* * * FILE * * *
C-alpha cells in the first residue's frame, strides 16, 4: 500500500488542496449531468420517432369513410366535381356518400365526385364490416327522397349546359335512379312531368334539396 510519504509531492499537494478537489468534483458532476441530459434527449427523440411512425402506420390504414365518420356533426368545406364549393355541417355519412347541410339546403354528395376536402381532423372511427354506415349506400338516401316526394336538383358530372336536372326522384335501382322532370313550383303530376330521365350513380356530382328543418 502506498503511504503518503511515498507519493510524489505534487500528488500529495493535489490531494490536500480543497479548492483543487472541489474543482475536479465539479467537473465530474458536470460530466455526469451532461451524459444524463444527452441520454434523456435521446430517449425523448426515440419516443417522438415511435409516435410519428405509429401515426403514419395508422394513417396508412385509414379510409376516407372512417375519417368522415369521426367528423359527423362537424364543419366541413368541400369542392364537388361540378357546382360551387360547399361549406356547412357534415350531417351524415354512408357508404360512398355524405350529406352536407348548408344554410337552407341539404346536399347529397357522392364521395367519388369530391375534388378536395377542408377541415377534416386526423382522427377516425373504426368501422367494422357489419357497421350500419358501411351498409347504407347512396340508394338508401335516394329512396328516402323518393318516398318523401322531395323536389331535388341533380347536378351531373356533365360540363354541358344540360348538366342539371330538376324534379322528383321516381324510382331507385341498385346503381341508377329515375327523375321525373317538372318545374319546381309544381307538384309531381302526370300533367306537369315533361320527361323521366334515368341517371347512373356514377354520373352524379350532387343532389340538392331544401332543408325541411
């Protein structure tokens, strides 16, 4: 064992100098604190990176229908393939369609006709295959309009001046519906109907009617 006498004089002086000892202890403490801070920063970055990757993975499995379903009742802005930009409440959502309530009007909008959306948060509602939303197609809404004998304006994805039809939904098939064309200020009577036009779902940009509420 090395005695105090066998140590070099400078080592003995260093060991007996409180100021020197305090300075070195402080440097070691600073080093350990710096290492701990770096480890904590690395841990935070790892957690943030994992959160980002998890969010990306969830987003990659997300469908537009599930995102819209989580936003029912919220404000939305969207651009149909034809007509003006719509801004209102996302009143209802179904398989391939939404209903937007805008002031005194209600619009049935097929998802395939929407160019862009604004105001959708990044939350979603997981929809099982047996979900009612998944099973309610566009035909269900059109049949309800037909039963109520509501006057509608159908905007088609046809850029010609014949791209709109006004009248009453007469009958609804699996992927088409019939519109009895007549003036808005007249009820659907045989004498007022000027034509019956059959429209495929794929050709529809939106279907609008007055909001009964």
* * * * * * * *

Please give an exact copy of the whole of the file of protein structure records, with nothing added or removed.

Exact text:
C-alpha cells in the first residue's frame, strides 16, 4: 500500500488542496449531468420517432369513410366535381356518400365526385364490416327522397349546359335512379312531368334539396 510519504509531492499537494478537489468534483458532476441530459434527449427523440411512425402506420390504414365518420356533426368545406364549393355541417355519412347541410339546403354528395376536402381532423372511427354506415349506400338516401316526394336538383358530372336536372326522384335501382322532370313550383303530376330521365350513380356530382328543418 502506498503511504503518503511515498507519493510524489505534487500528488500529495493535489490531494490536500480543497479548492483543487472541489474543482475536479465539479467537473465530474458536470460530466455526469451532461451524459444524463444527452441520454434523456435521446430517449425523448426515440419516443417522438415511435409516435410519428405509429401515426403514419395508422394513417396508412385509414379510409376516407372512417375519417368522415369521426367528423359527423362537424364543419366541413368541400369542392364537388361540378357546382360551387360547399361549406356547412357534415350531417351524415354512408357508404360512398355524405350529406352536407348548408344554410337552407341539404346536399347529397357522392364521395367519388369530391375534388378536395377542408377541415377534416386526423382522427377516425373504426368501422367494422357489419357497421350500419358501411351498409347504407347512396340508394338508401335516394329512396328516402323518393318516398318523401322531395323536389331535388341533380347536378351531373356533365360540363354541358344540360348538366342539371330538376324534379322528383321516381324510382331507385341498385346503381341508377329515375327523375321525373317538372318545374319546381309544381307538384309531381302526370300533367306537369315533361320527361323521366334515368341517371347512373356514377354520373352524379350532387343532389340538392331544401332543408325541411
């Protein structure tokens, strides 16, 4: 064992100098604190990176229908393939369609006709295959309009001046519906109907009617 006498004089002086000892202890403490801070920063970055990757993975499995379903009742802005930009409440959502309530009007909008959306948060509602939303197609809404004998304006994805039809939904098939064309200020009577036009779902940009509420 090395005695105090066998140590070099400078080592003995260093060991007996409180100021020197305090300075070195402080440097070691600073080093350990710096290492701990770096480890904590690395841990935070790892957690943030994992959160980002998890969010990306969830987003990659997300469908537009599930995102819209989580936003029912919220404000939305969207651009149909034809007509003006719509801004209102996302009143209802179904398989391939939404209903937007805008002031005194209600619009049935097929998802395939929407160019862009604004105001959708990044939350979603997981929809099982047996979900009612998944099973309610566009035909269900059109049949309800037909039963109520509501006057509608159908905007088609046809850029010609014949791209709109006004009248009453007469009958609804699996992927088409019939519109009895007549003036808005007249009820659907045989004498007022000027034509019956059959429209495929794929050709529809939106279907609008007055909001009964």